BELOIT—Everyone’s invited to an interactive program on civil rights.

The Beloit League of Women Voters, the Beloit Public Library and NAACP- Beloit Branch, present another Harvard Case Study at the library on Saturday, March 13. The program will be in person (only 15 allowed) or virtually from 10—11:30 a.m. Those who would like to attend need to make reservations in advance on the library’s website at

Matt Flynn and James Hoey from Beloit Memorial High School, and Frank Crivello, a retired teacher from Clinton Community School District, will demonstrate the methodology they learned at Harvard Business School to teach about Dr. Martin Luther King Jr. and the struggle for black voting rights.

The presentation will go over the long history of black disenfranchisement and racial segregation in the United States, from the Reconstruction Era to the 1960s. It describes the various strategies employed by civil rights activists, with special emphasis on the civil disobedience protests of the modern Civil Rights Movement.

Those who elect to attend the “class” will be sent information about the case study so they will be able to prepare prior to the instruction. Those who attend will engage in debate to draw out the key concepts of each case.

The presentation will include discussion on Jim Crow laws, Brown v. Board of Education, literacy tests used for voting, the founding of the NAACP, the role of Dr. Martin Luther King Jr., the Freedom Rides, the Children’s March, The Civil Rights Act of 1964, the Voting Rights Act of 1965 and more. There will also be mention of protests leading up to the assassination of King, according to Deb Fallon, membership chair of the Beloit League of Women Voters.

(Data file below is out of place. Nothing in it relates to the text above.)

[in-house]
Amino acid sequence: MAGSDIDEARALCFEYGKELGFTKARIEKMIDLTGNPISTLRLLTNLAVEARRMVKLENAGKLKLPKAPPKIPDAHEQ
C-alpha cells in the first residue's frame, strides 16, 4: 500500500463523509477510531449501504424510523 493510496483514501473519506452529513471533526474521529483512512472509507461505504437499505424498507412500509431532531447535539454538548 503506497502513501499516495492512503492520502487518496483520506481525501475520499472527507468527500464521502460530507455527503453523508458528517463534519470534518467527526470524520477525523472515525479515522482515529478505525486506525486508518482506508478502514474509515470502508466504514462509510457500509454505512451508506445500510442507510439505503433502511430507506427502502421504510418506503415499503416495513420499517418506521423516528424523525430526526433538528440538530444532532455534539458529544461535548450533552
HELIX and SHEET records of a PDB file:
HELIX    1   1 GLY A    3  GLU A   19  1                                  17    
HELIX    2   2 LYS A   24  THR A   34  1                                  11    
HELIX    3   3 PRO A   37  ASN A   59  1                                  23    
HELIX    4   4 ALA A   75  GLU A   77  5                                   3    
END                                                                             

Fallon said readings will be sent out ahead of time so people can prepare for questions.

“The idea for the students is to resolve a critical choice facing a political leader or reformer,” Fallon said. “They are historically rich narratives. They want the students to come up with answers, and, of course, the instructor has these carefully-designed questions.”

The three teachers presented the “class” on “Democracy and Women’s Rights in America: The Fight over the ERA” in October, which Fallon said went over well thanks to their interactive teaching style.

Crivello, Flynn and Hoey were awarded an all-expense trip to Boston in August of 2019 through the Harvard Business School after writing an essay and doing a phone interview.

The workshop was part of the Harvard Case Method Project of Teaching History, with the goal of making history come alive for students. The workshop taught educators how to use real case studies of incidents in history to engage students and produce an increased interest in voting, political engagement and constructive debate. Although the case students were first used in the business school, educators are using them more in liberal arts education as well.

“Similar to the Equal Rights Amendment case the three of us taught in October, we will examine a relevant historical issue, in this case, Civil Rights, and teach a lesson using the Harvard Case study method that we learned in 2019,” Flynn said.

Flynn said the first case was attended by roughly 30 people either live or via Zoom and garnered a lot of interest.

“Part of the program that we participated in at Harvard included a community civic engagement piece which is fulfilled by partnering with the League of Women voters to bring the Case Method project to Beloit,” Flynn said.